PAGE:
The Problem With Pinker’s Positivity
July 20, 2018
I recently finished Steven Pinker’s Enlightenment Now, which was remarkably well done. I particularly loved the later chapters on science and reason, which talked about how far these have brought our society, and how far they can continue to take us.
In general, the book argued—similar to his previous work The Better Angels of Our Nature—that we should be happy because things are just so much better than they used to be.
For example, the world happiness report has the United States going from 11th most happy in 2012 to 18th in 2018.
I think Pinker is clearly correct about the objective ways in which human society has improved. Unfortunately, that does not equate to happiness or stability in the way that he thinks it does. He does give statistics on happiness in the book, and it’s difficult to argue with the data he provided, but I think those studies are either out of date or were measuring the wrong things.
As a case in point, the CDC has reported that the suicide rate has risen by 30% since 1999. That to me indicates a clear drop in happiness. The US is also facing an extraordinary crisis around opioid use, which is killing unbelievable numbers of people. The CDC has overdose deaths from opioids rising from 3% in 2000 to 13% in 2016.
But Pinker doesn’t talk about increased suicides, or the opioid crisis, or the destruction of jobs by automation, robots, and AI. In other words, he’s focusing almost completely on the positive. It’s as if he’s collecting evidence to support his belief in how good things are, as opposed to asking if they are good or not.
I think Pinker’s fundamental mistake is confusing reasons we could or should be happy with whether we actually are.
People didn’t elect Donald Trump because they were happy. People aren’t committing suicide because they’re happy. People aren’t getting on disability in record numbers because they’re happy. They’re doing those things out of emptiness.
The country is in the middle of an economic and social revolution, where there is only a top 10%, who benefit from everything in society, and a bottom tier who work mostly service jobs. The middle is being destroyed by progress in the form of automation. And because this automation makes life easier for businesses and customers, it’s being aggressively embraced all over—which is effectively eliminating millions of jobs.
The clearest and most complete articulation of this depressing state of the country comes from a book by Andrew Yang, called The War on Normal People.
This book is the exact opposite of Pinker’s. It shows how much trouble America is in, and does so with with extreme clarity. It’s basically impossible to go through the first 2/3 of the book and not feel a sense of urgency.
I think Andrew Yang’s book, The War on Normal People, is the most important book in America right now.
Some of the topics it covers:
How automation will affect jobs
How lost jobs affect mental health
Men are affected the worst, and they’re most likely to cause problems when it happens
Women can’t find college educated men
We’re separating into two groups: the top and the bottom
A massive number of people are on opioids and/or disability, and they seldom come off
The top will have highly creative jobs and the bottom will be in service jobs
The middle is what used to exist in manufacturing and retail (and soon transportation), but those are going away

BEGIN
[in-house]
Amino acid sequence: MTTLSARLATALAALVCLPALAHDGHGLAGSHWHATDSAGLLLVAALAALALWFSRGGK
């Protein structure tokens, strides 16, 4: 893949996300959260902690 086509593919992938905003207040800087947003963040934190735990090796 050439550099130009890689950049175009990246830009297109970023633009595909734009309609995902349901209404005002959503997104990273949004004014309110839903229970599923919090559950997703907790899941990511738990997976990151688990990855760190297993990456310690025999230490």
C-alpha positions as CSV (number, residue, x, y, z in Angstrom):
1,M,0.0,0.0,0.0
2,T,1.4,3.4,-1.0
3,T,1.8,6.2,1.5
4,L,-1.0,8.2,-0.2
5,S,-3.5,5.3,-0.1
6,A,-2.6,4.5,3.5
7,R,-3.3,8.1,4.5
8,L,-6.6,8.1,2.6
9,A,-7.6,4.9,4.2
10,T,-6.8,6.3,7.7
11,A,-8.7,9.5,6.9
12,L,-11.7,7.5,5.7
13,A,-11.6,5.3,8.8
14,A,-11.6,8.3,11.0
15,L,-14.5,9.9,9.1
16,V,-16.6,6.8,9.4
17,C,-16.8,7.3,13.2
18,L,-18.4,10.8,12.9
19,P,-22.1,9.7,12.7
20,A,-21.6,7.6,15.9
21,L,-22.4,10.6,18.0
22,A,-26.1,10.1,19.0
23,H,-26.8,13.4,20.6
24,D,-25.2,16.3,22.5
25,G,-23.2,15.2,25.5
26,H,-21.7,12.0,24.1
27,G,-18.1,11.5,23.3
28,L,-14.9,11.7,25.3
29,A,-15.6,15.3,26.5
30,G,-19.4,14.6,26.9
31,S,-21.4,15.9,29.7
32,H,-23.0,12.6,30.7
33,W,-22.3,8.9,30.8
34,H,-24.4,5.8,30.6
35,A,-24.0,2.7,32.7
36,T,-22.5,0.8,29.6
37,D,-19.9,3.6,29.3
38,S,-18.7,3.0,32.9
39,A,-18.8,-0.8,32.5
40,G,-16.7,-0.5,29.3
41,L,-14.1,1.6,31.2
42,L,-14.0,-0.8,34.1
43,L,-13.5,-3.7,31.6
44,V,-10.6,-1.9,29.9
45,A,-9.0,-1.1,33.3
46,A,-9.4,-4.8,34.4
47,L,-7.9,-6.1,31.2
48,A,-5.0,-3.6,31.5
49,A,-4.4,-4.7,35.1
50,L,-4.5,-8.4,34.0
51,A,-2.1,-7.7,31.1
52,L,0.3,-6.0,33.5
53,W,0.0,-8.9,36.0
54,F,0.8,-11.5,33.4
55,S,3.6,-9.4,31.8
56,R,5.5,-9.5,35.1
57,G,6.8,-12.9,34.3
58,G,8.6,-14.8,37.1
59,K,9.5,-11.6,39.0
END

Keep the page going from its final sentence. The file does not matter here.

The more routine your job the more it’ll be done by automation / AI
People keep saying this is no different than the industrial revolution, and we found solutions then, but this is far different
There are no new jobs for older, low-skill people to do that live outside of big cities
Retraining is not really effective, despite noble efforts
My piece on the bifurcation of America into Alphas and Betas.
Ultimately the message of the book is that we’re heading towards catastrophe. Not a recession. Not a dip. Not a blip. Catastrophe—and one that’s virtually inevitable if we don’t take immediate action. I agree with him, and have been writing about the same thing for a while now.
Pinker doesn’t even address these issues. He’s talking about larger scale trends over the course of thousands and hundreds of years. Yes, things have gotten far better at that scale, but that has nothing to do with the crisis we’re currently facing.
We’re watching the entire meaning infrastructure in this country be destroyed.
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As an atheist I think there is a lot of good that comes from discarding religion, but as a humble realist I also need to acknowledge the downsides.
Religion is going away.
Most people will not have a good job or a good paycheck.
Being a homemaker is no longer considered meaningful for a lot of parents.
So where is the meaning coming from?
And that’s why we’re on drugs, committing suicide, and even more scary—electing politicians who will scapegoat others.
We’ve directed, starred in, and watched this movie before, and it doesn’t end well.
I’m guessing on this percentage, but it seems close.
So yes, Pinker’s book was truly fantastic, but I think it represents what he wishes people could understand and realize—not what they actually think about. And when it comes to happiness, that’s what matters.
Even the act of processing and accepting the points he makes requires that someone be educated enough to enjoy reading books like this for fun—which filters probably 95% of the population. And those 5% who are reading the book are the ones who need to hear it the least.
America is suffering, and no amount of “it used to be much worse” is going to change that.
Both books are great, but right now we need Andrew’s a lot more than Steven’s.
Sam Harris had Andrew Yang on his podcast, which was great, and that’s how I learned about his work.